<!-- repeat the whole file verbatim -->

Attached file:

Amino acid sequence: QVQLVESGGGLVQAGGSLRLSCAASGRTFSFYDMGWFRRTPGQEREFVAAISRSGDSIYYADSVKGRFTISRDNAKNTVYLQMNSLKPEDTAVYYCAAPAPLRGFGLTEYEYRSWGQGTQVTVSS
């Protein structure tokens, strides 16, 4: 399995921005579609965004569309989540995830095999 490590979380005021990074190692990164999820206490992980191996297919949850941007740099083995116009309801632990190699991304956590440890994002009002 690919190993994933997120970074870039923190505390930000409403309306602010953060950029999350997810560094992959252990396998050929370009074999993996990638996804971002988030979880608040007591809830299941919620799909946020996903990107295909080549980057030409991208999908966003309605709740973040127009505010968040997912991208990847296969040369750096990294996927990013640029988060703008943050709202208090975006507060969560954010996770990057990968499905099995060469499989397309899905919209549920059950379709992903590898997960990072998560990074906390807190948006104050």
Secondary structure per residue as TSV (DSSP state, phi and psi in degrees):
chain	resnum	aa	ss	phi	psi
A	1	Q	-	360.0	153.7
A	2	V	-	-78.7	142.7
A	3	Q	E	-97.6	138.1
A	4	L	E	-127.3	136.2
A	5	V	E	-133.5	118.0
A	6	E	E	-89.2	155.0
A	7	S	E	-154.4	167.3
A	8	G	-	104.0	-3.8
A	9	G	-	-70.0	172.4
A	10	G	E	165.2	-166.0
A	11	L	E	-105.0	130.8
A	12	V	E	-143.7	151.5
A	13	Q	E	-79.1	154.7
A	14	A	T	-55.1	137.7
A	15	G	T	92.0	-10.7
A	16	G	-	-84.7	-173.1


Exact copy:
Amino acid sequence: QVQLVESGGGLVQAGGSLRLSCAASGRTFSFYDMGWFRRTPGQEREFVAAISRSGDSIYYADSVKGRFTISRDNAKNTVYLQMNSLKPEDTAVYYCAAPAPLRGFGLTEYEYRSWGQGTQVTVSS
């Protein structure tokens, strides 16, 4: 399995921005579609965004569309989540995830095999 490590979380005021990074190692990164999820206490992980191996297919949850941007740099083995116009309801632990190699991304956590440890994002009002 690919190993994933997120970074870039923190505390930000409403309306602010953060950029999350997810560094992959252990396998050929370009074999993996990638996804971002988030979880608040007591809830299941919620799909946020996903990107295909080549980057030409991208999908966003309605709740973040127009505010968040997912991208990847296969040369750096990294996927990013640029988060703008943050709202208090975006507060969560954010996770990057990968499905099995060469499989397309899905919209549920059950379709992903590898997960990072998560990074906390807190948006104050």
Secondary structure per residue as TSV (DSSP state, phi and psi in degrees):
chain	resnum	aa	ss	phi	psi
A	1	Q	-	360.0	153.7
A	2	V	-	-78.7	142.7
A	3	Q	E	-97.6	138.1
A	4	L	E	-127.3	136.2
A	5	V	E	-133.5	118.0
A	6	E	E	-89.2	155.0
A	7	S	E	-154.4	167.3
A	8	G	-	104.0	-3.8
A	9	G	-	-70.0	172.4
A	10	G	E	165.2	-166.0
A	11	L	E	-105.0	130.8
A	12	V	E	-143.7	151.5
A	13	Q	E	-79.1	154.7
A	14	A	T	-55.1	137.7
A	15	G	T	92.0	-10.7
A	16	G	-	-84.7	-173.1